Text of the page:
We shipped Robbert Moree to the British isles for his annual slice of Goodwood Revival. Three long days he reported on the ‘most beautiful event on historic racing’ for the CineCars website. Whilst Robbert and his Volvo slowly float back to the continent, he, completely unnecessary tries to convince us one last time of the Goodwood Revival’s supremacy.
This year I spoke with quite a few Brits and non-islanders about what makes the Goodwood Revival as special as it is. Of course the possible answers were the main subject. It can’t be just the history of the track, Le Mans or Spa for example have the same pedigree. It can’t be the presence of a stately manor, Het Loo or Schloss Dyck are equally beautiful. It could be the combination of both, a stunning estate with its own racing track. You won’t find that anywhere else. It could be, but we all think alike, there is more than meets the eye.
The first few years the Revival was a mainly British party. Only after a while it got in the open that those British were building quite the extraordinary party amongst themselves. That soon attracted other nationalities, the Dutch included. Who ever you talk to, the common opinion states over and over again that the Goodwood Revival is what it is because of that typical British eccentricity. Or, to be blunt, those British can be truly bonkers. They long back to the good old days and take it bloody seriously to bring back those times. The Dutch might long back to times gone by every now and then, but they won’t collectively dress up in last centuries clothes for one. Nowhere else retro shops are being created, historic police forces are put together or classic transport is obligatory. All these ingredients together, the historic track, the estate, the British and the elaborate custom dress party, make the Goodwood Revival what it is. It is so good to be part of it!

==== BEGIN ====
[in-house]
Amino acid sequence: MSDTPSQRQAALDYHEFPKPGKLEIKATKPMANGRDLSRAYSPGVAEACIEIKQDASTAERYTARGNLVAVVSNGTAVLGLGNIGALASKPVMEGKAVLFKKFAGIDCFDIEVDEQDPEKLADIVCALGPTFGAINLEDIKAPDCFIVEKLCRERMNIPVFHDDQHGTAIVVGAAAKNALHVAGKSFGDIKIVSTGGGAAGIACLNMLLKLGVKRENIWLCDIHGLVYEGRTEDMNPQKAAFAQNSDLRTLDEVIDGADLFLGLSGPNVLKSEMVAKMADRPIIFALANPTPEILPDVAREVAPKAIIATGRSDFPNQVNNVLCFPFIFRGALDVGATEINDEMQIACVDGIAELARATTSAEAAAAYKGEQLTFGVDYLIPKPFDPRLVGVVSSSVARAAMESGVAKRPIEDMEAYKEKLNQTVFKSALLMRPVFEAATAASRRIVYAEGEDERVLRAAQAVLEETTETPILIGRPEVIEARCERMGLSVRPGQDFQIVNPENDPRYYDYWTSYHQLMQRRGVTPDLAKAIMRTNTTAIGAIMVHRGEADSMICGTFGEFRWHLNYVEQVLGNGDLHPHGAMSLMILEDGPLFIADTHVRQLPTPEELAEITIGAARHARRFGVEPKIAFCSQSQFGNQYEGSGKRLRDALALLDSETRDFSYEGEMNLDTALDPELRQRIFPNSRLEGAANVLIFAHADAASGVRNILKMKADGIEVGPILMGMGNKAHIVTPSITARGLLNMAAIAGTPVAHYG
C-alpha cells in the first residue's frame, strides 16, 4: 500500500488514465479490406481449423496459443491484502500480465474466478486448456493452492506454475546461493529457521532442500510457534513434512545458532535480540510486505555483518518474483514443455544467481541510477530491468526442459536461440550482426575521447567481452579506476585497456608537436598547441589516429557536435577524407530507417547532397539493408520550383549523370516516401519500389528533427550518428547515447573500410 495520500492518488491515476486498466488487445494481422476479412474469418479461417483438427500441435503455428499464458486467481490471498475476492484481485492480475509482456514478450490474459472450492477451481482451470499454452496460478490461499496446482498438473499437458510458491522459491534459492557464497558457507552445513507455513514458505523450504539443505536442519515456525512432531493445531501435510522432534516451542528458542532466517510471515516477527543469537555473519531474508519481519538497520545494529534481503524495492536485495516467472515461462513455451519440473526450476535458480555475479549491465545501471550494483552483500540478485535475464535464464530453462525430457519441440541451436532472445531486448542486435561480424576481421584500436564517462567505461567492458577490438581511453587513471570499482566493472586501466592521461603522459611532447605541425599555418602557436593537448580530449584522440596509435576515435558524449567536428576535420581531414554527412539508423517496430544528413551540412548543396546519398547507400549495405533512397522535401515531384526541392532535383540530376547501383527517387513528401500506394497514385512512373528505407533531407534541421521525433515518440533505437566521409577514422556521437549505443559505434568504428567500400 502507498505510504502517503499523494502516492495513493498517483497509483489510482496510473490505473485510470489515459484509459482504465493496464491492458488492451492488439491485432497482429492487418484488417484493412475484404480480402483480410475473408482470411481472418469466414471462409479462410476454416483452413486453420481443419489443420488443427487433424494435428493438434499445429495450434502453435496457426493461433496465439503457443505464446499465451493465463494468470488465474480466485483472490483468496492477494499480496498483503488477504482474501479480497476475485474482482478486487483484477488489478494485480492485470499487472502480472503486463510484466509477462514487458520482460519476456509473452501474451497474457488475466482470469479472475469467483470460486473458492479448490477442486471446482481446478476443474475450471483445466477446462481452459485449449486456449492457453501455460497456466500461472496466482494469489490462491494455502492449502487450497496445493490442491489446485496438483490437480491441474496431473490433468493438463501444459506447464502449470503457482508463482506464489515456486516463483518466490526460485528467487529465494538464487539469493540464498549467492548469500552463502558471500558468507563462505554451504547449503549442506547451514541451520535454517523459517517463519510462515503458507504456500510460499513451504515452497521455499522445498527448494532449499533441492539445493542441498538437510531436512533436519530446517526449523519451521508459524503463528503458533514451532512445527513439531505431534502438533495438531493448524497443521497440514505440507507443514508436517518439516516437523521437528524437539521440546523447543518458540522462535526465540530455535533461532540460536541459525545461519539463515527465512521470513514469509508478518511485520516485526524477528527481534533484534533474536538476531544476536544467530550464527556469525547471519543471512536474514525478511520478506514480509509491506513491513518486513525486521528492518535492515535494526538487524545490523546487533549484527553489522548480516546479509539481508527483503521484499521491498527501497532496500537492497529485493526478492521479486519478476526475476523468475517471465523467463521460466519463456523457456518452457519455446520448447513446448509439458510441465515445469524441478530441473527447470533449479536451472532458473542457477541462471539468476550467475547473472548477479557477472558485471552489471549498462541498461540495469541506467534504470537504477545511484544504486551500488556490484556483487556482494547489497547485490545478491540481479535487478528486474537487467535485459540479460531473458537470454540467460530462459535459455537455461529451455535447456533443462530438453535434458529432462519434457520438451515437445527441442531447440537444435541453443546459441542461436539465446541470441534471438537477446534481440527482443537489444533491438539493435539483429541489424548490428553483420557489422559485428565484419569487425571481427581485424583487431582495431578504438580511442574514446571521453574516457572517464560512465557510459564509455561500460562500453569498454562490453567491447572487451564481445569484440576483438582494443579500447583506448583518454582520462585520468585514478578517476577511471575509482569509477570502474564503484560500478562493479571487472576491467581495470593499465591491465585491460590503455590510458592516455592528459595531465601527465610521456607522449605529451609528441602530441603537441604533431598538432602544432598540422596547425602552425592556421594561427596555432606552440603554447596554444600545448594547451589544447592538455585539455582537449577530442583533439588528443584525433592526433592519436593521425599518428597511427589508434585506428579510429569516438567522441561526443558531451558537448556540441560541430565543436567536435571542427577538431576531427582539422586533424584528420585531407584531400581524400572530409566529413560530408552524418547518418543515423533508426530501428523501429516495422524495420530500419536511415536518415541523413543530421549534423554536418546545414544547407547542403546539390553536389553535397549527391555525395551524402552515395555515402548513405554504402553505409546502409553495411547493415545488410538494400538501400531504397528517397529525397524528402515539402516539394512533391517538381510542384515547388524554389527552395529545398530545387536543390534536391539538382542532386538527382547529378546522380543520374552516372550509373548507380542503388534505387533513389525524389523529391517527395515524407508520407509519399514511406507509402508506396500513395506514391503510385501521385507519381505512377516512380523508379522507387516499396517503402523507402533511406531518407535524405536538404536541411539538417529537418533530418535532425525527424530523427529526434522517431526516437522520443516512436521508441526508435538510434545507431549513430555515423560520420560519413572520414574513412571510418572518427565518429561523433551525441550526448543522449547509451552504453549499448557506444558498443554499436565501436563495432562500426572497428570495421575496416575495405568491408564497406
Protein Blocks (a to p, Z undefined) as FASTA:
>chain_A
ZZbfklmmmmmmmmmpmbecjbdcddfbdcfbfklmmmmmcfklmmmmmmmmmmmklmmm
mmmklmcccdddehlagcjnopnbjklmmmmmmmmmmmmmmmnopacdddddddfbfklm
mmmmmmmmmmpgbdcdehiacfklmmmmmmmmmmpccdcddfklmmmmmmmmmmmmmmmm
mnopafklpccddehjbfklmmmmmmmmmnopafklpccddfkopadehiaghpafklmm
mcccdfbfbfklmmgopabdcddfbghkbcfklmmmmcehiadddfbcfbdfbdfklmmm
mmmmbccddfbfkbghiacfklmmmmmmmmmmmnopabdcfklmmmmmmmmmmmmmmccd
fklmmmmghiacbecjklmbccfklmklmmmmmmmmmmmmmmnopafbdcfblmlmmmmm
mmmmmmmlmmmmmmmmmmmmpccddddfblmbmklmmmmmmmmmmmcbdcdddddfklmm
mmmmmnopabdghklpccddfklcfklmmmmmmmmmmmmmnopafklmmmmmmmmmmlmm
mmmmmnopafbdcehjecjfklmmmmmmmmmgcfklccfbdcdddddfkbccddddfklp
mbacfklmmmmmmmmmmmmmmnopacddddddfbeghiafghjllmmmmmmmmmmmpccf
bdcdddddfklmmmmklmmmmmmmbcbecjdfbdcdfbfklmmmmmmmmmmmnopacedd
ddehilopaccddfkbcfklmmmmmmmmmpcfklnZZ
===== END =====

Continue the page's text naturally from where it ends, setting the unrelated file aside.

That truly British feeling surprises me every morning when I arrive at the estate. This year I brought my red 1977 Volvo 245L. It’s the first time I travelled this far in it, but passing the ultimate Goodwood engine overheating test on Friday gives confidence for the future. Because of some misunderstandings and an ambulance having to use the same lane in the opposite direction the traffic jam to the parking site on the meadows surrounding the estate took about an hour. Many of the British cars suffered overheating, gladly the Volvo didn’t. The second day I find parking space on the classic car park, where I drown in British hospitality. Many have their breakfast picknick style on arrival. My neighbours invite me to a glass of Champagne for letting them park next to one another. An excellent start of another ultimate British day. Might you be planning to visit Goodwood one day, just remember that tickets are usually sold out in june and hotel rooms are all gone way before that. The early bird is the winner here.
Text and pictures: Robbert Moree
Translation: Marc GF Zaan